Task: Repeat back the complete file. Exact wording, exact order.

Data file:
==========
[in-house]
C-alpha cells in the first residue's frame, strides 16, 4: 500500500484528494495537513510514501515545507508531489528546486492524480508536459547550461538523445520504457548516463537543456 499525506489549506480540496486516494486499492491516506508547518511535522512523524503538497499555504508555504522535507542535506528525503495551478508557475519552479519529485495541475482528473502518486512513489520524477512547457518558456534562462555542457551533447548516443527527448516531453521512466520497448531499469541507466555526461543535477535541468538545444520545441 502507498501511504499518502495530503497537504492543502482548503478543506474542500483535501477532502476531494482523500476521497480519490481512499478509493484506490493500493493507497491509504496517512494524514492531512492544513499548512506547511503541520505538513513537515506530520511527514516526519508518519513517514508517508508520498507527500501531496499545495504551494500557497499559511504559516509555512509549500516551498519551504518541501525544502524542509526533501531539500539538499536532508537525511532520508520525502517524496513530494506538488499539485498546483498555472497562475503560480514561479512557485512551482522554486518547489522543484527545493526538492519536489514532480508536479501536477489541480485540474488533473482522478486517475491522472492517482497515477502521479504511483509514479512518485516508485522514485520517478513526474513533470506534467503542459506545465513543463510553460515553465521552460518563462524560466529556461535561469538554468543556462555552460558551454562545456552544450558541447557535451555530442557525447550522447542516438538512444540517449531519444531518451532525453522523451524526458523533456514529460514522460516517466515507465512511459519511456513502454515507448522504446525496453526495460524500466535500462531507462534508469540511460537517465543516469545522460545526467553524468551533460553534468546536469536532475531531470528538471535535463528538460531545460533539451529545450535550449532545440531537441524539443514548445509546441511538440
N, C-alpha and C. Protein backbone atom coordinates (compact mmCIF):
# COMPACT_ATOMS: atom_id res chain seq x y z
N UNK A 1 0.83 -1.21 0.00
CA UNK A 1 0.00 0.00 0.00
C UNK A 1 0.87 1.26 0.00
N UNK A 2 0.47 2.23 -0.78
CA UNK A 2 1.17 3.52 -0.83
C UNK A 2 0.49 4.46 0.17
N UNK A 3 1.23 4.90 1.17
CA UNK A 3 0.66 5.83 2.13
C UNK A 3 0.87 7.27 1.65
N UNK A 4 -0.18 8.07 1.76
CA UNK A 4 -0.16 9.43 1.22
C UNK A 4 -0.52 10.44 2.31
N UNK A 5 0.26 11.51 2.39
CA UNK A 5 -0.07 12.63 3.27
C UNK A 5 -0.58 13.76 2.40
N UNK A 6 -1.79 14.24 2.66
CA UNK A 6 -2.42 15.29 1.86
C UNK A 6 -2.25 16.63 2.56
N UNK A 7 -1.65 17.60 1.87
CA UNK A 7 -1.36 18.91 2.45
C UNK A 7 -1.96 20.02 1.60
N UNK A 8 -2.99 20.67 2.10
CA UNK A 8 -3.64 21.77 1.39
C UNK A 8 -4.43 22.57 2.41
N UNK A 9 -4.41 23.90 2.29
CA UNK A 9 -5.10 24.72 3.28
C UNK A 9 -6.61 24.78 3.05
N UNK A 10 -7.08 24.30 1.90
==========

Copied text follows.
[in-house]
C-alpha cells in the first residue's frame, strides 16, 4: 500500500484528494495537513510514501515545507508531489528546486492524480508536459547550461538523445520504457548516463537543456 499525506489549506480540496486516494486499492491516506508547518511535522512523524503538497499555504508555504522535507542535506528525503495551478508557475519552479519529485495541475482528473502518486512513489520524477512547457518558456534562462555542457551533447548516443527527448516531453521512466520497448531499469541507466555526461543535477535541468538545444520545441 502507498501511504499518502495530503497537504492543502482548503478543506474542500483535501477532502476531494482523500476521497480519490481512499478509493484506490493500493493507497491509504496517512494524514492531512492544513499548512506547511503541520505538513513537515506530520511527514516526519508518519513517514508517508508520498507527500501531496499545495504551494500557497499559511504559516509555512509549500516551498519551504518541501525544502524542509526533501531539500539538499536532508537525511532520508520525502517524496513530494506538488499539485498546483498555472497562475503560480514561479512557485512551482522554486518547489522543484527545493526538492519536489514532480508536479501536477489541480485540474488533473482522478486517475491522472492517482497515477502521479504511483509514479512518485516508485522514485520517478513526474513533470506534467503542459506545465513543463510553460515553465521552460518563462524560466529556461535561469538554468543556462555552460558551454562545456552544450558541447557535451555530442557525447550522447542516438538512444540517449531519444531518451532525453522523451524526458523533456514529460514522460516517466515507465512511459519511456513502454515507448522504446525496453526495460524500466535500462531507462534508469540511460537517465543516469545522460545526467553524468551533460553534468546536469536532475531531470528538471535535463528538460531545460533539451529545450535550449532545440531537441524539443514548445509546441511538440
N, C-alpha and C. Protein backbone atom coordinates (compact mmCIF):
# COMPACT_ATOMS: atom_id res chain seq x y z
N UNK A 1 0.83 -1.21 0.00
CA UNK A 1 0.00 0.00 0.00
C UNK A 1 0.87 1.26 0.00
N UNK A 2 0.47 2.23 -0.78
CA UNK A 2 1.17 3.52 -0.83
C UNK A 2 0.49 4.46 0.17
N UNK A 3 1.23 4.90 1.17
CA UNK A 3 0.66 5.83 2.13
C UNK A 3 0.87 7.27 1.65
N UNK A 4 -0.18 8.07 1.76
CA UNK A 4 -0.16 9.43 1.22
C UNK A 4 -0.52 10.44 2.31
N UNK A 5 0.26 11.51 2.39
CA UNK A 5 -0.07 12.63 3.27
C UNK A 5 -0.58 13.76 2.40
N UNK A 6 -1.79 14.24 2.66
CA UNK A 6 -2.42 15.29 1.86
C UNK A 6 -2.25 16.63 2.56
N UNK A 7 -1.65 17.60 1.87
CA UNK A 7 -1.36 18.91 2.45
C UNK A 7 -1.96 20.02 1.60
N UNK A 8 -2.99 20.67 2.10
CA UNK A 8 -3.64 21.77 1.39
C UNK A 8 -4.43 22.57 2.41
N UNK A 9 -4.41 23.90 2.29
CA UNK A 9 -5.10 24.72 3.28
C UNK A 9 -6.61 24.78 3.05
N UNK A 10 -7.08 24.30 1.90